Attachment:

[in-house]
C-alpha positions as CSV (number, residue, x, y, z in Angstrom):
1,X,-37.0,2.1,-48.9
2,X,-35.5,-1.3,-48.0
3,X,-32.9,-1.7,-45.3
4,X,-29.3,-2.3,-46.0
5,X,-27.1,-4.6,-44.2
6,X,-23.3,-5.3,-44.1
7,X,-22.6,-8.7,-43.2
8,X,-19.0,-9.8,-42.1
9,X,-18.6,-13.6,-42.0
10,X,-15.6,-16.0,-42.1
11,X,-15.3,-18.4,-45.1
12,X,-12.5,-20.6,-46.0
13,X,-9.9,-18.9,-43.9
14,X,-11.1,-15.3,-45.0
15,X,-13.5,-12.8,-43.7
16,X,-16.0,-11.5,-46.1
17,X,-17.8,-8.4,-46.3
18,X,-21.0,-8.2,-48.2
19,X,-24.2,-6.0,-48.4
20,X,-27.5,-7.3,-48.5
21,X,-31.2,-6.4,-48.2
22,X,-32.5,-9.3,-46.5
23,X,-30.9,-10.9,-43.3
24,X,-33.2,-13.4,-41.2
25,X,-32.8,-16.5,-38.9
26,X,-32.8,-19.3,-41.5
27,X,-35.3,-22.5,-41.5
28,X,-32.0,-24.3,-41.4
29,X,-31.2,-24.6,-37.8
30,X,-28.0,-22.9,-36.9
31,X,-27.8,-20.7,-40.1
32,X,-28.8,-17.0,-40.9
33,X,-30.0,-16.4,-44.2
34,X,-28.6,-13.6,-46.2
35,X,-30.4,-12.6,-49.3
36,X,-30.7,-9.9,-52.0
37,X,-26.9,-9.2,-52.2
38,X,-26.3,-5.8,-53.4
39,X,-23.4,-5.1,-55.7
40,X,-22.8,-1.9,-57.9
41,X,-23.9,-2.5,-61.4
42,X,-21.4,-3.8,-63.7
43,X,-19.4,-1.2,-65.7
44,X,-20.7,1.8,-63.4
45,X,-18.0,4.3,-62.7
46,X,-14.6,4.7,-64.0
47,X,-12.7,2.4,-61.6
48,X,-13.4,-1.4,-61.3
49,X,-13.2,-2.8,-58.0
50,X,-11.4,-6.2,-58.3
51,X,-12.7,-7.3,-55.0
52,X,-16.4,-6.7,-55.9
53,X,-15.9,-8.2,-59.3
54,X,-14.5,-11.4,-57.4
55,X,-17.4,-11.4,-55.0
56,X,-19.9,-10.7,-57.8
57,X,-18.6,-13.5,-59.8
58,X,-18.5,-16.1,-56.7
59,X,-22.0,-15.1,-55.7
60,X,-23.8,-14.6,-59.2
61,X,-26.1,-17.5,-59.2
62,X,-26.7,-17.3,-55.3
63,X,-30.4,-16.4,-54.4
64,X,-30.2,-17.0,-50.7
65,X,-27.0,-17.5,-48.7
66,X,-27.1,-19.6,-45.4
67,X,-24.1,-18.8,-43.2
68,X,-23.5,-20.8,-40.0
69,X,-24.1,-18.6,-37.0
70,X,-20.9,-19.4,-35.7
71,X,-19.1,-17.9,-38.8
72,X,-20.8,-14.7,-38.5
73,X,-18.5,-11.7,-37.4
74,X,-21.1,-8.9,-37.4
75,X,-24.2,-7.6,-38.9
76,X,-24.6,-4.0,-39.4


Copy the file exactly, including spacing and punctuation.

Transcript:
[in-house]
C-alpha positions as CSV (number, residue, x, y, z in Angstrom):
1,X,-37.0,2.1,-48.9
2,X,-35.5,-1.3,-48.0
3,X,-32.9,-1.7,-45.3
4,X,-29.3,-2.3,-46.0
5,X,-27.1,-4.6,-44.2
6,X,-23.3,-5.3,-44.1
7,X,-22.6,-8.7,-43.2
8,X,-19.0,-9.8,-42.1
9,X,-18.6,-13.6,-42.0
10,X,-15.6,-16.0,-42.1
11,X,-15.3,-18.4,-45.1
12,X,-12.5,-20.6,-46.0
13,X,-9.9,-18.9,-43.9
14,X,-11.1,-15.3,-45.0
15,X,-13.5,-12.8,-43.7
16,X,-16.0,-11.5,-46.1
17,X,-17.8,-8.4,-46.3
18,X,-21.0,-8.2,-48.2
19,X,-24.2,-6.0,-48.4
20,X,-27.5,-7.3,-48.5
21,X,-31.2,-6.4,-48.2
22,X,-32.5,-9.3,-46.5
23,X,-30.9,-10.9,-43.3
24,X,-33.2,-13.4,-41.2
25,X,-32.8,-16.5,-38.9
26,X,-32.8,-19.3,-41.5
27,X,-35.3,-22.5,-41.5
28,X,-32.0,-24.3,-41.4
29,X,-31.2,-24.6,-37.8
30,X,-28.0,-22.9,-36.9
31,X,-27.8,-20.7,-40.1
32,X,-28.8,-17.0,-40.9
33,X,-30.0,-16.4,-44.2
34,X,-28.6,-13.6,-46.2
35,X,-30.4,-12.6,-49.3
36,X,-30.7,-9.9,-52.0
37,X,-26.9,-9.2,-52.2
38,X,-26.3,-5.8,-53.4
39,X,-23.4,-5.1,-55.7
40,X,-22.8,-1.9,-57.9
41,X,-23.9,-2.5,-61.4
42,X,-21.4,-3.8,-63.7
43,X,-19.4,-1.2,-65.7
44,X,-20.7,1.8,-63.4
45,X,-18.0,4.3,-62.7
46,X,-14.6,4.7,-64.0
47,X,-12.7,2.4,-61.6
48,X,-13.4,-1.4,-61.3
49,X,-13.2,-2.8,-58.0
50,X,-11.4,-6.2,-58.3
51,X,-12.7,-7.3,-55.0
52,X,-16.4,-6.7,-55.9
53,X,-15.9,-8.2,-59.3
54,X,-14.5,-11.4,-57.4
55,X,-17.4,-11.4,-55.0
56,X,-19.9,-10.7,-57.8
57,X,-18.6,-13.5,-59.8
58,X,-18.5,-16.1,-56.7
59,X,-22.0,-15.1,-55.7
60,X,-23.8,-14.6,-59.2
61,X,-26.1,-17.5,-59.2
62,X,-26.7,-17.3,-55.3
63,X,-30.4,-16.4,-54.4
64,X,-30.2,-17.0,-50.7
65,X,-27.0,-17.5,-48.7
66,X,-27.1,-19.6,-45.4
67,X,-24.1,-18.8,-43.2
68,X,-23.5,-20.8,-40.0
69,X,-24.1,-18.6,-37.0
70,X,-20.9,-19.4,-35.7
71,X,-19.1,-17.9,-38.8
72,X,-20.8,-14.7,-38.5
73,X,-18.5,-11.7,-37.4
74,X,-21.1,-8.9,-37.4
75,X,-24.2,-7.6,-38.9
76,X,-24.6,-4.0,-39.4